Mutual Fund Factsheet: How to Read The Technical Aspects

Have you ever read a complete mutual fund factsheet? Bet not.

Investors often only look at past performance when comparing two mutual funds. However, that’s not the only criteria to know which fund may perform better.

A fund factsheet has more information to indicate the volatility and potential returns. This data may help you narrow down your search to a suitable fund.

In this article, we will learn what to compare in fund factsheets. Read along!

Technical Aspects of the Mutual Fund Factsheet

A mutual fund factsheet typically consists of past performance, scheme profile, fund house/manager information, fund composition, holding information, and volatility measures.

While all this information is useful, we are going to focus on volatility measures aka key ratios.

Volatility measures help you understand more about the fund than the past performance ever could. 

Let’s take two Multi Cap Funds to compare as an example. 

1. Nippon India Multi Cap Fund

2. ICICI Prudential Multi Cap Fund

Volatility Measures (Key Ratios) of a Mutual Fund

1. Standard Deviation (SD)

Standard Deviation measures the volatility of the fund’s returns with respect to its mean or average. It basically tells you about the risk associated with the fund. 

A high standard deviation indicates high volatility. 

A Standard Deviation of 17% indicates either a 17% gain or a 17% loss. 

In the above example, the SD of Nippon Multi Cap is 17.89 whereas the SD for ICICI Prudential Multi Cap is 15.1. 

Let’s say you’ve invested 5000 in these funds. 


Standard Dev

Value after Gain

Value After loss

Nippon India Multi Cap




ICICI Prudential Multi Cap




To check if the fund aligns with your risk tolerance, SD is the value you look for. 

2. Alpha

Alpha is the excess returns the mutual fund has generated compared to the benchmark, considering the associated risk. 

Positive alpha indicates that the fund performed better than the benchmark. Negative alpha indicates the fund could not beat the benchmark. 

3. Beta

Beta measures the fund’s volatility compared to the benchmark. The lower beta indicates a lower risk. 

If the Beta is more than 1, the fund is more volatile than the benchmark. And if the Beta is less than 1, the fund is less volatile compared to the benchmark.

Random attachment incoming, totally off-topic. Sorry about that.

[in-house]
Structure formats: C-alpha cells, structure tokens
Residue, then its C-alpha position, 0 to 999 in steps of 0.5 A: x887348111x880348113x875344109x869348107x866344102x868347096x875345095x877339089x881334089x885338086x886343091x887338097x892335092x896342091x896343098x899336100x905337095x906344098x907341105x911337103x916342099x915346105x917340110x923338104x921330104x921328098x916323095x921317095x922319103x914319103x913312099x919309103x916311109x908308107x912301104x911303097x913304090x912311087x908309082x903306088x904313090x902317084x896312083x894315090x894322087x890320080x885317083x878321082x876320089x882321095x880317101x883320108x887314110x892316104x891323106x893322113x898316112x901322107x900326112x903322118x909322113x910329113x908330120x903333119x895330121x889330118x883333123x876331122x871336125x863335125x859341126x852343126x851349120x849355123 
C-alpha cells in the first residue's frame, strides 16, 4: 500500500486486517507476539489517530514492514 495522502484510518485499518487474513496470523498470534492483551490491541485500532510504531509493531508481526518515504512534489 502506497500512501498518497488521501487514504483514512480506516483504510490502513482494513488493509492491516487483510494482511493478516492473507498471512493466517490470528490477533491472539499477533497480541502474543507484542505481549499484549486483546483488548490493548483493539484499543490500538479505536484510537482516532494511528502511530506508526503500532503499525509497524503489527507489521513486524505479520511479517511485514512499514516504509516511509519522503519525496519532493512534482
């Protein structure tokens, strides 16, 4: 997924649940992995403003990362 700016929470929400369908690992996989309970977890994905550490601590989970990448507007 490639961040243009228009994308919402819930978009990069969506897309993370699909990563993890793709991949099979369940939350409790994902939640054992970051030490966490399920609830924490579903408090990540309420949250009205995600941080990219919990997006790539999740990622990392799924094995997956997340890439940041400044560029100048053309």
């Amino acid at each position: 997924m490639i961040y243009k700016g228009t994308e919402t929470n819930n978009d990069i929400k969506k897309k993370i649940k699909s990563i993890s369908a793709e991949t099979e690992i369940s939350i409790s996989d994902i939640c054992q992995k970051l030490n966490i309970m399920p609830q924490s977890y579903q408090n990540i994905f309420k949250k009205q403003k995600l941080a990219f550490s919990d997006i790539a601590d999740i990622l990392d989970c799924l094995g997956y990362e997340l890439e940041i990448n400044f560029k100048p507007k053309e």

In the above example, the Beta of Nippon India Multi Cap fund is 1.1 whereas ICICI Prudential Multi Cap is 0.97. 

Nippon Multi-cap fund is more volatile compared to the benchmark than the ICICI Prudential multi-cap fund. 

4. Sharpe Ratio

Sharpe ratio indicates the performance of the fund with respect to the risk it has taken. It’s the excess returns over and above the risk-free returns divided by the Standard Deviation. 

Note- Risk-free returns are the returns generated by a safe instrument, such as Fixed Deposits. 

A higher Sharpe Ratio indicates the fund will deliver better risk-adjusted returns.

In the above example, the Sharpe ratio of Nippon India Multi Cap Fund is 1.72 and ICICI Prudential Multi Cap Fund is 1.45. 

Therefore, Nippon India Multi Cap fund will deliver better risk-adjusted returns compared to ICICI Prudential. 

5. Mean

The mean value indicates the average returns generated by an instrument over the years in different market scenarios. 

Note that the mean cannot predict future returns nor is it the only measure to evaluate a fund’s performance. It only helps you understand how the fund has performed in various economic cycles. 

Now let’s draw a conclusion on which fund would deliver superior returns. 

  • Standard Deviation of Nippon India Multi Cap: 17.89
  • Standard Deviation of ICICI Prudential Multi Cap: 15.1
  • Beta of Nippon India Multi Cap: 1.1
  • Beta of ICICI Prudential Multi Cap: 0.97
  • Alpha of Nippon India Multi Cap: 9.4
  • Alpha of ICICI Prudential Multi Cap: 3.12

With only a 2.79% additional volatility measure (SD), Nippon is offering higher Alpha compared to ICICI. 

Nippon India Multi Cap fund has the potential to deliver superior returns than ICICI Prudential Multi Cap fund. 

So from now on, whenever you want to compare two funds from the same category, this is how you can compare. Don’t just rely on the past performance or the star rating of the fund. That will not tell you how the fund may perform in the coming years.

The key ratios are a more accurate indication of the fund’s performance against the benchmark and against each other.  

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